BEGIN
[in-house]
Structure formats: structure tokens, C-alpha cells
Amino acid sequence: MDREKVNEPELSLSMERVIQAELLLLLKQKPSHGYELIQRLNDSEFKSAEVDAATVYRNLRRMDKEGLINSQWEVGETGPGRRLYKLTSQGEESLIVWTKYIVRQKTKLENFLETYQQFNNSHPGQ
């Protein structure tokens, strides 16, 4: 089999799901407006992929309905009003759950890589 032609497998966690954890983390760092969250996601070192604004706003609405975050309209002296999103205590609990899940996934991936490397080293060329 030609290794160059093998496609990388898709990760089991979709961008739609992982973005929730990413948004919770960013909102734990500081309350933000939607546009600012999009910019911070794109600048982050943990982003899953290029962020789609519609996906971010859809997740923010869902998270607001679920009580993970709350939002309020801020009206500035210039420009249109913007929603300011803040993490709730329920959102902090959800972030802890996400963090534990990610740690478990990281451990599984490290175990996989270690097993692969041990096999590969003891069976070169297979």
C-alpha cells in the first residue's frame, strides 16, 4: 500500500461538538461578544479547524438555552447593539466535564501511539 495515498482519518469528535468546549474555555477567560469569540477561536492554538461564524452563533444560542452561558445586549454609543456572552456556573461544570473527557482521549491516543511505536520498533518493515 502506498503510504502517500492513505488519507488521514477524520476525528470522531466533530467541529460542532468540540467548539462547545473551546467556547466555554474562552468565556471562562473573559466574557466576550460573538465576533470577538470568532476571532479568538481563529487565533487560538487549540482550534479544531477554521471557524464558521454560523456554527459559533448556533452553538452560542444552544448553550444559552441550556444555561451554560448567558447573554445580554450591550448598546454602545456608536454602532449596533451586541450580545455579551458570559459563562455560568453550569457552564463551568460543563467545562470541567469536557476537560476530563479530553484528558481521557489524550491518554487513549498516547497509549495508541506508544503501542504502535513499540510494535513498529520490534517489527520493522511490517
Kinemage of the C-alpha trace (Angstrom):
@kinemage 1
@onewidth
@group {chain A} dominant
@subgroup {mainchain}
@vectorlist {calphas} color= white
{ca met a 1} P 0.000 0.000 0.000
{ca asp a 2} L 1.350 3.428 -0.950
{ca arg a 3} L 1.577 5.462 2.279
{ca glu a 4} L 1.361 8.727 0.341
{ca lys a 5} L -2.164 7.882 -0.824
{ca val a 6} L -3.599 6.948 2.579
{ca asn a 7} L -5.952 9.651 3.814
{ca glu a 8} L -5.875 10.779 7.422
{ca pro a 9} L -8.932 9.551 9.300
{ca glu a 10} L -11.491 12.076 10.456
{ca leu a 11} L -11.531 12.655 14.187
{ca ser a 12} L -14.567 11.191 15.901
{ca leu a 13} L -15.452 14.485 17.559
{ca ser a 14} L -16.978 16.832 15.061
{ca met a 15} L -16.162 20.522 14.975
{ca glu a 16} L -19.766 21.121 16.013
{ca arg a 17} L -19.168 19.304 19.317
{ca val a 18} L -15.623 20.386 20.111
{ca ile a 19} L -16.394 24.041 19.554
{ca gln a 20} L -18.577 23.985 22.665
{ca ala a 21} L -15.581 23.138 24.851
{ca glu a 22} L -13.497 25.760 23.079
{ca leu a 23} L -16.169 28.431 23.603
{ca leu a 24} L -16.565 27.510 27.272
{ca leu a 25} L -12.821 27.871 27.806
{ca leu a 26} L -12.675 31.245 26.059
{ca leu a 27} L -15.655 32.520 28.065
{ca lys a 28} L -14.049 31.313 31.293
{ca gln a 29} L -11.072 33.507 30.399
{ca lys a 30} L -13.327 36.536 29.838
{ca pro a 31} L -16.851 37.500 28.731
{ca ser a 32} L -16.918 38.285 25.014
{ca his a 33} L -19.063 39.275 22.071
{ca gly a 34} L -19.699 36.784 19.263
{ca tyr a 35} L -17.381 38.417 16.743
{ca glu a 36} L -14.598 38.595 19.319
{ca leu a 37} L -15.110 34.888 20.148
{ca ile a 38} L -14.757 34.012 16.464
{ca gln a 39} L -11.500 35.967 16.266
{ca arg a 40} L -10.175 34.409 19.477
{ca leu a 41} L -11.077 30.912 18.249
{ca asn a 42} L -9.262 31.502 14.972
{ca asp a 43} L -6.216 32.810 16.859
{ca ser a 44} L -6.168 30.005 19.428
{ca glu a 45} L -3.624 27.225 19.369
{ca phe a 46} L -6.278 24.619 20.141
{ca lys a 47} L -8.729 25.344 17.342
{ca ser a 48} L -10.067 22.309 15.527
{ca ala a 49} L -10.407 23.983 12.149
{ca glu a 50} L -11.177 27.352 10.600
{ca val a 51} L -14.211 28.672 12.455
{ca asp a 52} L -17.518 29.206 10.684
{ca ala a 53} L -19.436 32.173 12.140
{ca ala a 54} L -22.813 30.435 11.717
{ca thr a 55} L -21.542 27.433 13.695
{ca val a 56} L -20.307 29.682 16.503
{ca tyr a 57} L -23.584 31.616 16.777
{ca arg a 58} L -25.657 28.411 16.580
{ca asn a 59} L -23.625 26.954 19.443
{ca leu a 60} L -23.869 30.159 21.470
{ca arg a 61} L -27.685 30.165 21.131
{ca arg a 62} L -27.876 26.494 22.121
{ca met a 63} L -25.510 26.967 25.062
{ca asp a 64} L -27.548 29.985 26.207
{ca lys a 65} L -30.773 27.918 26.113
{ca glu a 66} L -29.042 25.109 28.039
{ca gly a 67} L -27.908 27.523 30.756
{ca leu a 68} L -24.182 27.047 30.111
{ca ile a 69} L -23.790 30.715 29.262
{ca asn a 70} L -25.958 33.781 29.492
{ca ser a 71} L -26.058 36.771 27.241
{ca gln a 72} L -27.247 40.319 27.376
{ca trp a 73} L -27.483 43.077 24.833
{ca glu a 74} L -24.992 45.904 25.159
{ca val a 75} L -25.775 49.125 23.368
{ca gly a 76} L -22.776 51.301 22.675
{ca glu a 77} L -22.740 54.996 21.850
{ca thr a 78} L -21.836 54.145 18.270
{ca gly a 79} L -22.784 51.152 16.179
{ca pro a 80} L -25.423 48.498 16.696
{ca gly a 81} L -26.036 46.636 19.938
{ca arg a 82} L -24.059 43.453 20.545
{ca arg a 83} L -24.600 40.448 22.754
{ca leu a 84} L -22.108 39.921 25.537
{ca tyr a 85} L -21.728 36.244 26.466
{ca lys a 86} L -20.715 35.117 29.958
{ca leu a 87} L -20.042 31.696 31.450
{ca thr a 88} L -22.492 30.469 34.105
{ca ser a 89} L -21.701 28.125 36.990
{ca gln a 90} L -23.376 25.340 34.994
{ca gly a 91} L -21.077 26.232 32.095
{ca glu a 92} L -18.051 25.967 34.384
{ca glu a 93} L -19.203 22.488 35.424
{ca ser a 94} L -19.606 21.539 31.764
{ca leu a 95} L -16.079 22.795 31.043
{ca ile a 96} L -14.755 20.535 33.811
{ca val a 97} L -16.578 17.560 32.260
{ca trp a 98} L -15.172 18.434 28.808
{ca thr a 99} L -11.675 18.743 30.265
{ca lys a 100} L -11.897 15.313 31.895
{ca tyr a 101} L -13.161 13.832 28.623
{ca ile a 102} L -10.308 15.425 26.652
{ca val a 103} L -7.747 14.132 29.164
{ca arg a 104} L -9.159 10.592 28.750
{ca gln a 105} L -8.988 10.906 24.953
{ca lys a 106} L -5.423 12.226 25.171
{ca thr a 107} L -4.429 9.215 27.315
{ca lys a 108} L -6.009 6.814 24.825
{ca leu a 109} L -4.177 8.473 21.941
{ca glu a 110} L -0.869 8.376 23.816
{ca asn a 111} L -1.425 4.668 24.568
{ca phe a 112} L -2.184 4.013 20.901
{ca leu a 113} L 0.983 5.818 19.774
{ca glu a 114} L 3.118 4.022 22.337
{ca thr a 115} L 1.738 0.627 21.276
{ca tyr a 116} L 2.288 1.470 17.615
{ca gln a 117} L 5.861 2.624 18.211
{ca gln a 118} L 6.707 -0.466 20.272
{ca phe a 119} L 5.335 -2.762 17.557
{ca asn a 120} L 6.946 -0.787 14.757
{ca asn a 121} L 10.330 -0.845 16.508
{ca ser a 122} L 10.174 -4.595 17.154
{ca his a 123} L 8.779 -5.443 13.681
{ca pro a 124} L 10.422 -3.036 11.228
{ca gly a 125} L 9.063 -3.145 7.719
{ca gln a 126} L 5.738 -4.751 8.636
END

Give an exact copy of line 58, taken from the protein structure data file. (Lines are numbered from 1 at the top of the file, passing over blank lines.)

{ca lys a 47} L -8.729 25.344 17.342